The idea was improvised during the shoot, with the model playing with some poses and red fabric. With what he was wearing, his features and hairstyle, these was definitely something Spanish and matador about him, though we did not have a real matador costume during the shoot. When I started editing, I started trying to hone in on this concept and what I could do with it. My first idea was the concept of a young man practicing, training to be a matador, and symbolically what that could mean. I built up two images from the best shots of this "series:"



Sadly, although I like the tonal qualities and poses of these images, they didn't sell the idea successfully. Why was he practicing in a field? Why indeed - I do not have shots of a bull ring, so that was not going to be possible. Gradually, the concept evolved into the bullfight as a metaphor - learning to fight, the fight as a dance, the fight as growing up. That idea gave me this piece, with the working title "Learning to Fight:"



Now, I really like this image - I like the colors, the overall flow of it, so why not post it? Well, despite the concept being there, the pose is fairly static, placid, and the knives do not seem much of a threat, so this warrior in training seems a little inept, a little too posed, where more motion and action would work better. I wish I had those shots to do over, but I don't, so this one was left on the sidelines.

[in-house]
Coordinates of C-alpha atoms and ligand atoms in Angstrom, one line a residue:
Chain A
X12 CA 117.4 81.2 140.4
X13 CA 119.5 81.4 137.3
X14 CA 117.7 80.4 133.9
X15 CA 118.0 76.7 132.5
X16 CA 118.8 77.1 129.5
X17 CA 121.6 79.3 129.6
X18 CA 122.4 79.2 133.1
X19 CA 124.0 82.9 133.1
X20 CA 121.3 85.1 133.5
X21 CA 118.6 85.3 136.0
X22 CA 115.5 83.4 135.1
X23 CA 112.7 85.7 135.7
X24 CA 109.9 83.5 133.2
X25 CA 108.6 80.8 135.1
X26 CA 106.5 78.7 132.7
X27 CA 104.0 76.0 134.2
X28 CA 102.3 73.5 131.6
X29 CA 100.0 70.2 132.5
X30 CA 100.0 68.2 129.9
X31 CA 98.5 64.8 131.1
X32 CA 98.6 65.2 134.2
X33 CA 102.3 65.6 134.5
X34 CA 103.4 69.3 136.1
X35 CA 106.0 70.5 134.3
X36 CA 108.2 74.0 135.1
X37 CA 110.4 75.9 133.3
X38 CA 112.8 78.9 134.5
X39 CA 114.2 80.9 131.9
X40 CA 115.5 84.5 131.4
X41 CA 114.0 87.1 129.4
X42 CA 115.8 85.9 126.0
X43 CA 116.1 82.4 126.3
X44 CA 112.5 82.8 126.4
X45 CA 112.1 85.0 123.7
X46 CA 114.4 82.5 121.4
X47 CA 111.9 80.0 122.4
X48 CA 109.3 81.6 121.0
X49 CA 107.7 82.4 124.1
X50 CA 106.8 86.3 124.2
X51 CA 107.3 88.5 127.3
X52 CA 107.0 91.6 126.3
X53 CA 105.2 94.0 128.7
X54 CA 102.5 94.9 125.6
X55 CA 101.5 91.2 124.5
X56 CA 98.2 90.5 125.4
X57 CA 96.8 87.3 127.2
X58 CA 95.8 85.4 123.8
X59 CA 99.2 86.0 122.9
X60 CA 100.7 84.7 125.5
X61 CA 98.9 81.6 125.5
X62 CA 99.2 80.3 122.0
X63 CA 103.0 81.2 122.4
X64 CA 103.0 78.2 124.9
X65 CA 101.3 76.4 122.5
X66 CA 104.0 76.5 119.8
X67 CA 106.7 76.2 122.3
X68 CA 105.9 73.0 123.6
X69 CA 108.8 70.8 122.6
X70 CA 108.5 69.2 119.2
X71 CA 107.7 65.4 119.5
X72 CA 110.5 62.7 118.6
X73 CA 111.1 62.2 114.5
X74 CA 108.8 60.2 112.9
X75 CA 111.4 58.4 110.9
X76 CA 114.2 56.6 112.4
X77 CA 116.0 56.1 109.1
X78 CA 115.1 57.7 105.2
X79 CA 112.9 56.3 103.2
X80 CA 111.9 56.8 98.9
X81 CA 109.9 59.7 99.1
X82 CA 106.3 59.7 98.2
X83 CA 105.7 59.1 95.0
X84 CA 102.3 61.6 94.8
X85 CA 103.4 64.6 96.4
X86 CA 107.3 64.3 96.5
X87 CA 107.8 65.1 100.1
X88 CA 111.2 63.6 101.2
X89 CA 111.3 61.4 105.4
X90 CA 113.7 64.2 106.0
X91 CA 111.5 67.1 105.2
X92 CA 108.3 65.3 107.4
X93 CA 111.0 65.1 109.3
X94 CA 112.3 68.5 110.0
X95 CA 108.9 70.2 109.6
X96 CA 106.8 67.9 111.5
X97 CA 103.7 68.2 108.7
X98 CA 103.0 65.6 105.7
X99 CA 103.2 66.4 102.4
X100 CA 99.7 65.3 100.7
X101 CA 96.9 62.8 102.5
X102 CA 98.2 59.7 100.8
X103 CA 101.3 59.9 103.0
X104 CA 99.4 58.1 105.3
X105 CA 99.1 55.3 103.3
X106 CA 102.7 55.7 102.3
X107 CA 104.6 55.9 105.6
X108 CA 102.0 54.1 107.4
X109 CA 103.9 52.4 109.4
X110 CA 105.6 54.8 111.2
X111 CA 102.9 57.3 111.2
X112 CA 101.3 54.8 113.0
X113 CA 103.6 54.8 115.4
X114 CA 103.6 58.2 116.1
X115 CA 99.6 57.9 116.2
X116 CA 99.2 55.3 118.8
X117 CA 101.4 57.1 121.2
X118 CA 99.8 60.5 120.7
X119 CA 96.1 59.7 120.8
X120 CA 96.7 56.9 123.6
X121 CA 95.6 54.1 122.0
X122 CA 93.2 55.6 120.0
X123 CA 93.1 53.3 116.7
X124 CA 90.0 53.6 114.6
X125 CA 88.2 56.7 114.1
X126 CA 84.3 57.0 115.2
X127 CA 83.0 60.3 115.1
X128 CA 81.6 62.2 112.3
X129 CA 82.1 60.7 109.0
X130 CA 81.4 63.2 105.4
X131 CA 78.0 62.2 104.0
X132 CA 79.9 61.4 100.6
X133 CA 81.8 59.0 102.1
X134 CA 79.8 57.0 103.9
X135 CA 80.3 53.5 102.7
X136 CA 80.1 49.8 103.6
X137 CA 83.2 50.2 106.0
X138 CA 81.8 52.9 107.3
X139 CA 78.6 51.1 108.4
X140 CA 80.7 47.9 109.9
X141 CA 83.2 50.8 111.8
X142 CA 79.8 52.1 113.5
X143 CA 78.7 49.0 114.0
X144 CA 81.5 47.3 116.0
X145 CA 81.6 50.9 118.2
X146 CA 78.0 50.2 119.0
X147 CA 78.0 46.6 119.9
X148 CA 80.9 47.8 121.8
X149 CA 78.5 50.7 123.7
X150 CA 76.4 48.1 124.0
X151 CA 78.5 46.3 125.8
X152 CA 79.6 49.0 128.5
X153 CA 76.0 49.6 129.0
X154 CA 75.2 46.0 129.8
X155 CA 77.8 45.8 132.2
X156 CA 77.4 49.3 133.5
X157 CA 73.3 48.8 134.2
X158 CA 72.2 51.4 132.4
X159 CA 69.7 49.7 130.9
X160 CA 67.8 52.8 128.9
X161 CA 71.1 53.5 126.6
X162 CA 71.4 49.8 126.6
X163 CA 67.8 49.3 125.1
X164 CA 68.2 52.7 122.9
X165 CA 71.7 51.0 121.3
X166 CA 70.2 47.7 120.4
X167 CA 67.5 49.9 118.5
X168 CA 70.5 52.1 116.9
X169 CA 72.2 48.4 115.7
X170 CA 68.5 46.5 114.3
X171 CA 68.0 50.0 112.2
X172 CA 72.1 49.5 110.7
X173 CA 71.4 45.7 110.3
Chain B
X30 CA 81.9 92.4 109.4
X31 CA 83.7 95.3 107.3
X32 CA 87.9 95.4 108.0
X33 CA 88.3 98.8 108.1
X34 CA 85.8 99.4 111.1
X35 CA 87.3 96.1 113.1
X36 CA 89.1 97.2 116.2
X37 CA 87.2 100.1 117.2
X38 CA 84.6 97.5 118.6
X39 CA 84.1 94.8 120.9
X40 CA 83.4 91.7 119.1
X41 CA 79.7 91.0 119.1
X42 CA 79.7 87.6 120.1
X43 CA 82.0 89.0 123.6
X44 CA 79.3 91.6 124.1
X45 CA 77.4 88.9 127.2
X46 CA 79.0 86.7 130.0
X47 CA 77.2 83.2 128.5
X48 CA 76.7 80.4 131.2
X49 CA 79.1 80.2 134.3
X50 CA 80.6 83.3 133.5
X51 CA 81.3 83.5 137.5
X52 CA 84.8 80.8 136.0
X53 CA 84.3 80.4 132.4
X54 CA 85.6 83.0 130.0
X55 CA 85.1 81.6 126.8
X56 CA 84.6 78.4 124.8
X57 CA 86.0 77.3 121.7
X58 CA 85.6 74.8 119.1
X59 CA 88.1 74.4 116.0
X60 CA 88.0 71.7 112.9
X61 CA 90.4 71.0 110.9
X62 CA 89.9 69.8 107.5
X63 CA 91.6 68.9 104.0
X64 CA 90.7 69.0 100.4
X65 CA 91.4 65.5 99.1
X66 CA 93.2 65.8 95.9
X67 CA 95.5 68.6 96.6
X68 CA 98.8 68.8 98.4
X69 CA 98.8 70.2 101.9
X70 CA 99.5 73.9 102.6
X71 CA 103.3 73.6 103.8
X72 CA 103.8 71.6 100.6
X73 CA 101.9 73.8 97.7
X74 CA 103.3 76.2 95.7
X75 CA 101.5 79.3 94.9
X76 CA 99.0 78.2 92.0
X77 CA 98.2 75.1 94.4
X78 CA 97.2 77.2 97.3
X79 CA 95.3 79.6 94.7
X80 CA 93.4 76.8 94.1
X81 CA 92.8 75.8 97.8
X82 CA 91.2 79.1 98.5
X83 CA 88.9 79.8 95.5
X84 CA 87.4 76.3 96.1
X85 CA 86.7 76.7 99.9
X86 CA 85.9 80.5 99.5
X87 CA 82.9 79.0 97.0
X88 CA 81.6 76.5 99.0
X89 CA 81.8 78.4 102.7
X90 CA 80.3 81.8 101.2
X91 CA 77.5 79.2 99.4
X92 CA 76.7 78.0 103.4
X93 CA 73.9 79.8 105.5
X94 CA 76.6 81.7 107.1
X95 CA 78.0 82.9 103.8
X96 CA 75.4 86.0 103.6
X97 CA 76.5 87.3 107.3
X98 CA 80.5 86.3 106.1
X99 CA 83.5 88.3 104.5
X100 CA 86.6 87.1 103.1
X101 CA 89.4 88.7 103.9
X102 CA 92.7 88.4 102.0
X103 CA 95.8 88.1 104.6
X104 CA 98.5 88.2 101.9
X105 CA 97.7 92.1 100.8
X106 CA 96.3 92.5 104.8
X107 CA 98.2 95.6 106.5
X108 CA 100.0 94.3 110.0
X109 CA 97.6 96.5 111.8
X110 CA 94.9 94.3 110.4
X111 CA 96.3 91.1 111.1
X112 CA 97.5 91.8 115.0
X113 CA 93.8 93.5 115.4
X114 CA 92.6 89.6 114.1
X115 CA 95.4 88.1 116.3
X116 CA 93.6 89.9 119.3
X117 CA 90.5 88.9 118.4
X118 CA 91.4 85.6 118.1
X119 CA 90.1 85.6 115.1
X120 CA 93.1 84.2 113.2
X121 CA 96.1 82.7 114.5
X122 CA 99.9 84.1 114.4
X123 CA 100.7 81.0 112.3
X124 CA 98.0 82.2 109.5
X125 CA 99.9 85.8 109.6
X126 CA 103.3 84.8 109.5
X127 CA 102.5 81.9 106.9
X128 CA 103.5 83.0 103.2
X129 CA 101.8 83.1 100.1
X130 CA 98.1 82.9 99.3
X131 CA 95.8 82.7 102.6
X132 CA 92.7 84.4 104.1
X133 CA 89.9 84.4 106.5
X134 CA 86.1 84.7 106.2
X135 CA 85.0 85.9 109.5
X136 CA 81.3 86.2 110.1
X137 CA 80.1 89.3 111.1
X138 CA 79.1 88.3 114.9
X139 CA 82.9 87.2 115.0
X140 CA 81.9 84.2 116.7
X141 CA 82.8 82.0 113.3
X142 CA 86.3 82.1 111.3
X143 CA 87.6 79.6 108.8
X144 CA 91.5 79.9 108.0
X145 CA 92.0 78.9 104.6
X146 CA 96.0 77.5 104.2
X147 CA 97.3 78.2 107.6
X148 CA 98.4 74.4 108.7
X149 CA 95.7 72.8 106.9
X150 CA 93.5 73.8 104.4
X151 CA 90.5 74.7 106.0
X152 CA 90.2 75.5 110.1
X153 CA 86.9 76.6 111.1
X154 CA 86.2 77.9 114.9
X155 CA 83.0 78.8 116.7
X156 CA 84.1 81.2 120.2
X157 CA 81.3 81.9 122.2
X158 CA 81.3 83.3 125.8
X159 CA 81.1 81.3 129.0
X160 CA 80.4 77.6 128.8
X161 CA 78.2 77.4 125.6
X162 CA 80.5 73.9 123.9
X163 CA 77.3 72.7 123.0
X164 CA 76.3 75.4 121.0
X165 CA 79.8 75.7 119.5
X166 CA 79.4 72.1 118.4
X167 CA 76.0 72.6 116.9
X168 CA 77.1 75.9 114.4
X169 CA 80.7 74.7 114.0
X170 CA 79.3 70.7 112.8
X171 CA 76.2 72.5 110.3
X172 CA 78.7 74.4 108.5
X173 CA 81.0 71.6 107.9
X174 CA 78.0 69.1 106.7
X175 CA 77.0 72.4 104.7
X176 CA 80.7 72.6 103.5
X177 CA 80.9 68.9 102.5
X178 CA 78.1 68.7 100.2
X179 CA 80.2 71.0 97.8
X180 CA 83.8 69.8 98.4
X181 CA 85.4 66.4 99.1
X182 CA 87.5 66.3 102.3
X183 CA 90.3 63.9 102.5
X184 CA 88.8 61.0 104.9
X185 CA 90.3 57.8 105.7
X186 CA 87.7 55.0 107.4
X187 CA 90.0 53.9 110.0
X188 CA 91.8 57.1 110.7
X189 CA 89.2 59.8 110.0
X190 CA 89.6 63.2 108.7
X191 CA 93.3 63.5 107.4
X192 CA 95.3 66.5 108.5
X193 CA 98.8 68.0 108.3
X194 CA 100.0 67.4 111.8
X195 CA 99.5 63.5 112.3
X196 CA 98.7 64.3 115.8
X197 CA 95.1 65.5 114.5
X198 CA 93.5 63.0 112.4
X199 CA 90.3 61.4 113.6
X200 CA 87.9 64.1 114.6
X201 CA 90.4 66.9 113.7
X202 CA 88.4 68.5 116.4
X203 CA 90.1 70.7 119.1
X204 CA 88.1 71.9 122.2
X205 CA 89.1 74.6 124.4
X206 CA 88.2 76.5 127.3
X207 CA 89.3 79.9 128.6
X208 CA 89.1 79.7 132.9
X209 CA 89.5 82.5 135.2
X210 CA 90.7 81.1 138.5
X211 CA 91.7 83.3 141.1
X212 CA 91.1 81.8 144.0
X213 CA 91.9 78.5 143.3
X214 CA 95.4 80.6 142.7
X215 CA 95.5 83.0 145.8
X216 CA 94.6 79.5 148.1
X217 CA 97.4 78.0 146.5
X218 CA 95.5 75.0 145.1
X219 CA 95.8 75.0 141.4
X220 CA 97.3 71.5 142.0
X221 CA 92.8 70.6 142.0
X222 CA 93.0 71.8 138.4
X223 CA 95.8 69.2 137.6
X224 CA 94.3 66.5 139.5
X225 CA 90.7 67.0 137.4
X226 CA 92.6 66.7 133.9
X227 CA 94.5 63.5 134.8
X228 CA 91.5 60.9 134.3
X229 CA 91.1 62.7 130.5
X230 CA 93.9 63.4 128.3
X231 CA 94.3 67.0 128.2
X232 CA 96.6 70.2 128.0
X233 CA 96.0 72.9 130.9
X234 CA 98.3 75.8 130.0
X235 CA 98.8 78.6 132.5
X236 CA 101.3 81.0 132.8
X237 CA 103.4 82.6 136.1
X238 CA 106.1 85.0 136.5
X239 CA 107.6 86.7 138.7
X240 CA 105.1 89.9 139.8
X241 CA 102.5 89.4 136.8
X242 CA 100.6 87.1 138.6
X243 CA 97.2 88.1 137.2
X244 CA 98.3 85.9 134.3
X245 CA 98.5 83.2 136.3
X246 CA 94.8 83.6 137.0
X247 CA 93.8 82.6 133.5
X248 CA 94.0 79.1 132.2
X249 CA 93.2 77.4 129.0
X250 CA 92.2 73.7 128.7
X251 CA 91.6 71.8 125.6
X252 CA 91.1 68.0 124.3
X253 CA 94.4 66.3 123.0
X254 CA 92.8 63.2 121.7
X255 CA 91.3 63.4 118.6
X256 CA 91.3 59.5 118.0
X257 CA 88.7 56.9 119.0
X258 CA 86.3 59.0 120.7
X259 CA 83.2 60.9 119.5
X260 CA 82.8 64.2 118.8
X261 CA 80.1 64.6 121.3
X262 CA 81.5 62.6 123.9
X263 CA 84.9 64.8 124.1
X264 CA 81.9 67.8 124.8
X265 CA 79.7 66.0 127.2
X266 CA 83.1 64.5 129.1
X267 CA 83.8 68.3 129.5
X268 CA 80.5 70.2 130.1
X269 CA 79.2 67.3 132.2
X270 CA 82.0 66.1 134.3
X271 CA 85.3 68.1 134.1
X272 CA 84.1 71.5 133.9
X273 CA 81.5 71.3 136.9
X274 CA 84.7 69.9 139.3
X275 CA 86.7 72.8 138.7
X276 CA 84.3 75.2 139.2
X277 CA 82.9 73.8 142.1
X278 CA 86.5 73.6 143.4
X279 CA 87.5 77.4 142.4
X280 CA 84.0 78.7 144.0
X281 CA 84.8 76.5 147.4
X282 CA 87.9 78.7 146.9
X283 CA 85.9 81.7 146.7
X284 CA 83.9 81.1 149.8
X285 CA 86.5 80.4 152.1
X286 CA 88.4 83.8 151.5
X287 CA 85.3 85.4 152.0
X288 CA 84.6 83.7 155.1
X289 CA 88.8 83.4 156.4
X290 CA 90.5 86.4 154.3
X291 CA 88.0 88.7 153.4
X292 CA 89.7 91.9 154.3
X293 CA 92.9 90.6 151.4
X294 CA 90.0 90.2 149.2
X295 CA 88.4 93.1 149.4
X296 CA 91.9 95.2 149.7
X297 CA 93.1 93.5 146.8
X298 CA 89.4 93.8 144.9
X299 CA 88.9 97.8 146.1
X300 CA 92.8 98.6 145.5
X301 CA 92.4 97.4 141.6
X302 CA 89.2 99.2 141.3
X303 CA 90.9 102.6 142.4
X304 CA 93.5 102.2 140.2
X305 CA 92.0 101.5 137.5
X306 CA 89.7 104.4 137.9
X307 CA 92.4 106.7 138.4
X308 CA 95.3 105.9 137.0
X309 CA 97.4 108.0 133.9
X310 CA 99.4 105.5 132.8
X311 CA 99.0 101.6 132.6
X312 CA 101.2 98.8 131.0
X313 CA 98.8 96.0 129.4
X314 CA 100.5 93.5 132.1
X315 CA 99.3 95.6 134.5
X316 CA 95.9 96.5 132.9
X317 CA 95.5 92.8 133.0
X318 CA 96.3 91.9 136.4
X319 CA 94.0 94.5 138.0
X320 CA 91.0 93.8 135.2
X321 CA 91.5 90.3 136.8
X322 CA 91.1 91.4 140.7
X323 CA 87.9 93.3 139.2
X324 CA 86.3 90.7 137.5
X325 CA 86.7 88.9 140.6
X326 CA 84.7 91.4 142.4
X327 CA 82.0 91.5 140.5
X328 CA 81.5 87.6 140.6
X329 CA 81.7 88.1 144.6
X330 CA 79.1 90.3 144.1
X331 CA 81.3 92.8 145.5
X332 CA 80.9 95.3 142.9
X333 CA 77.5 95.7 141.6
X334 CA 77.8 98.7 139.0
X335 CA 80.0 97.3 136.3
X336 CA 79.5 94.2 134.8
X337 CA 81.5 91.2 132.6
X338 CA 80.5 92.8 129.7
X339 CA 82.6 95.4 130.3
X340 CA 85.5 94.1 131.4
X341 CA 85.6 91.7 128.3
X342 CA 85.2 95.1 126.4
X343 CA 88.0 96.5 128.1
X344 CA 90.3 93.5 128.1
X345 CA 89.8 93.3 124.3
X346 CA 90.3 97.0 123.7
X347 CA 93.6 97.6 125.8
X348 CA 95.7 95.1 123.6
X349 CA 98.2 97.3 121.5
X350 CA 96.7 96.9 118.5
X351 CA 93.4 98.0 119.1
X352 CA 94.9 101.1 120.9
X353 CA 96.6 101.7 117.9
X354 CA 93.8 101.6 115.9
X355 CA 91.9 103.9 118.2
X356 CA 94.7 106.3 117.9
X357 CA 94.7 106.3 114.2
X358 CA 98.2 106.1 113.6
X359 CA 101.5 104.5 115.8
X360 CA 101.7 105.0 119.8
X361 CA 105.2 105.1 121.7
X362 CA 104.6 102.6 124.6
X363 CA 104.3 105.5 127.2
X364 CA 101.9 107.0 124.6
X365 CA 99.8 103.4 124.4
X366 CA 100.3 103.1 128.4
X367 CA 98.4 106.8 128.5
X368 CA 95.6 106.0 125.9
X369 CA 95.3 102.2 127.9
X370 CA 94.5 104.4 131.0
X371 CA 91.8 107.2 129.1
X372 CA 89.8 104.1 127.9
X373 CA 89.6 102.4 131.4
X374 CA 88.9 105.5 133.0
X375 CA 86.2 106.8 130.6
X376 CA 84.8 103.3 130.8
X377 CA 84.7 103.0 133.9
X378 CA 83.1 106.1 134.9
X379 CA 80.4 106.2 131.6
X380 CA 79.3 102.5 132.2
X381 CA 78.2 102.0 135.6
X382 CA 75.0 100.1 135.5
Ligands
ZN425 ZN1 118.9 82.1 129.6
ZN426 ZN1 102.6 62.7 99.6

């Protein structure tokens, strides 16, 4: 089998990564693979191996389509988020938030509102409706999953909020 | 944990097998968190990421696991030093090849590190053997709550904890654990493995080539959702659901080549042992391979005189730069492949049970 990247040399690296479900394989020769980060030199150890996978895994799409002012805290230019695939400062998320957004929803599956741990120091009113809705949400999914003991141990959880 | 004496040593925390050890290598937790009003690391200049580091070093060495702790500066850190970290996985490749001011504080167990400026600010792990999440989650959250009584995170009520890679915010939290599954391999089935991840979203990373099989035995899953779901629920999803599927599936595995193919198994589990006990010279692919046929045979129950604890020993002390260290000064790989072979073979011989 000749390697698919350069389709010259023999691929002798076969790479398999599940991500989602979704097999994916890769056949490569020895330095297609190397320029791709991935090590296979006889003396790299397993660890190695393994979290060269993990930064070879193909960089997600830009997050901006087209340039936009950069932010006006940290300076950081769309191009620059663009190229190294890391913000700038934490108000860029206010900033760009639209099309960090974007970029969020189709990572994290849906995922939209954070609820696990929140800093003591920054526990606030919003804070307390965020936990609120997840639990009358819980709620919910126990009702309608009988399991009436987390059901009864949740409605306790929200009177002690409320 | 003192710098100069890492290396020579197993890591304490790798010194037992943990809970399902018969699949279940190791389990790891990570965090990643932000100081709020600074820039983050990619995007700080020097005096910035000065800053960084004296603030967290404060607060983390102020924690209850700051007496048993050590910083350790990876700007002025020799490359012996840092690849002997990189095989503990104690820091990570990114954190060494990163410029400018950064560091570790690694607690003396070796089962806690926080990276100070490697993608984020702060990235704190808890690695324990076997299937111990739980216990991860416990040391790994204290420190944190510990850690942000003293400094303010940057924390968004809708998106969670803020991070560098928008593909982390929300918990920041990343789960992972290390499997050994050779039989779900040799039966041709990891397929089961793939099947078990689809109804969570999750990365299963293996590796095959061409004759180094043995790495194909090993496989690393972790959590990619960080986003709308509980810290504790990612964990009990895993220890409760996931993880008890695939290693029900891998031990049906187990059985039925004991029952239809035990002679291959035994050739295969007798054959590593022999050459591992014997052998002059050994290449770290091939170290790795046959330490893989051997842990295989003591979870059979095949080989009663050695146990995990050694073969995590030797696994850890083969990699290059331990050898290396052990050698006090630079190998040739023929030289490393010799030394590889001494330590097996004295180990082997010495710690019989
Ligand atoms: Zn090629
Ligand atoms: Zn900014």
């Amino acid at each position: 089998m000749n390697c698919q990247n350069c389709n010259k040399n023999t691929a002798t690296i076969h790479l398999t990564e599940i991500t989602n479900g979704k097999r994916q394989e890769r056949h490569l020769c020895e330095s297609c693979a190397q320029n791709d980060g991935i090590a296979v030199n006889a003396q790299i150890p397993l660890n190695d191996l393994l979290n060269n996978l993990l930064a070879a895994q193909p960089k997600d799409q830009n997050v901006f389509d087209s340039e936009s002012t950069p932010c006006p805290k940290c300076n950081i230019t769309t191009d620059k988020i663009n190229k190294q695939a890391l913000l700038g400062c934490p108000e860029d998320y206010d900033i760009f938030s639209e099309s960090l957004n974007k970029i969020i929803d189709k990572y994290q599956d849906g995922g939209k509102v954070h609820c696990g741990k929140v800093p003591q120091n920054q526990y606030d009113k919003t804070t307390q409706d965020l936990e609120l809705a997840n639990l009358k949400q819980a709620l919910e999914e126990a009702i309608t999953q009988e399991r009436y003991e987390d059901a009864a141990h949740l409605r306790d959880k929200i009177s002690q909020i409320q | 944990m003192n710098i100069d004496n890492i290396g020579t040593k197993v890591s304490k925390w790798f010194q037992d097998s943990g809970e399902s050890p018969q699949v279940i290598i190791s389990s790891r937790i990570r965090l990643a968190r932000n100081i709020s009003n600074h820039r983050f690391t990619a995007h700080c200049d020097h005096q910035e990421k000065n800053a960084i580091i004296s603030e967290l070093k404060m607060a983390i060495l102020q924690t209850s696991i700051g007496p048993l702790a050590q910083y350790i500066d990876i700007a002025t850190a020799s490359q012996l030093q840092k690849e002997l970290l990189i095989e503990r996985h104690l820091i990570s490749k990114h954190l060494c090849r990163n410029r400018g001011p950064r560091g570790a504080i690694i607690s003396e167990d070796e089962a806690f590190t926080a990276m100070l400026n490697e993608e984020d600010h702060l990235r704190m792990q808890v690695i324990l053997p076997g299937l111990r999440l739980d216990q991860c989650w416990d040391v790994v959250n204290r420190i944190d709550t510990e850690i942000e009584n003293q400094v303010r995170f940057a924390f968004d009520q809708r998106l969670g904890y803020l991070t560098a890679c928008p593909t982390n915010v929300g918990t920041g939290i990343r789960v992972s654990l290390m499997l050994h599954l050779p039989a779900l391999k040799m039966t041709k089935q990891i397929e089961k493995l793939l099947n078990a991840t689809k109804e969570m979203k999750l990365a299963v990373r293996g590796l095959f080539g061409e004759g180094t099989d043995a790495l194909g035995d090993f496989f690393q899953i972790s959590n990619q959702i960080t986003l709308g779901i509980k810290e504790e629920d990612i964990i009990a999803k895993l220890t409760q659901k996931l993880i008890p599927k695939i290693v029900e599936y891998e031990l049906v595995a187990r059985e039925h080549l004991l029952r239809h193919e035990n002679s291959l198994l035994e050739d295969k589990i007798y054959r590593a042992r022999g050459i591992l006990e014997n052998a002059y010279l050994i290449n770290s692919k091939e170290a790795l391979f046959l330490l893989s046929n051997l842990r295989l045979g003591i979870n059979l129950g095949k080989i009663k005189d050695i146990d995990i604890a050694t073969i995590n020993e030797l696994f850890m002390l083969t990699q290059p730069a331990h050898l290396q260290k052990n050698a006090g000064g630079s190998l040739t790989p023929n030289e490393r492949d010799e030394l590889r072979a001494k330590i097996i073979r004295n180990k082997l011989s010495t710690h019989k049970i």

At this point I had three images with none of them exactly working well enough to sell the idea. Once i merged elements of both, I pretty much got my intent completed, using the pose from "Learning To Fight" and the field and environment from the Matador pieces:


It takes a lot of restraint and discipline to hold something you work on for a long time. I used to post anything I completed, and over time, I started removing the clunkers from my online portfolios, to publish only ones that I was confident with and proud of. Nevertheless, when you spend days working on something to make it as good as it can be, it's hard to put them in the folder and tuck them away. Especially these, which I classify as "close calls." So at least they can appear here, on this blog, as a little evolution of an idea, and how it got from beginning to end.

Thanks for reading and watching!

Michael Bilotta
March 3, 2014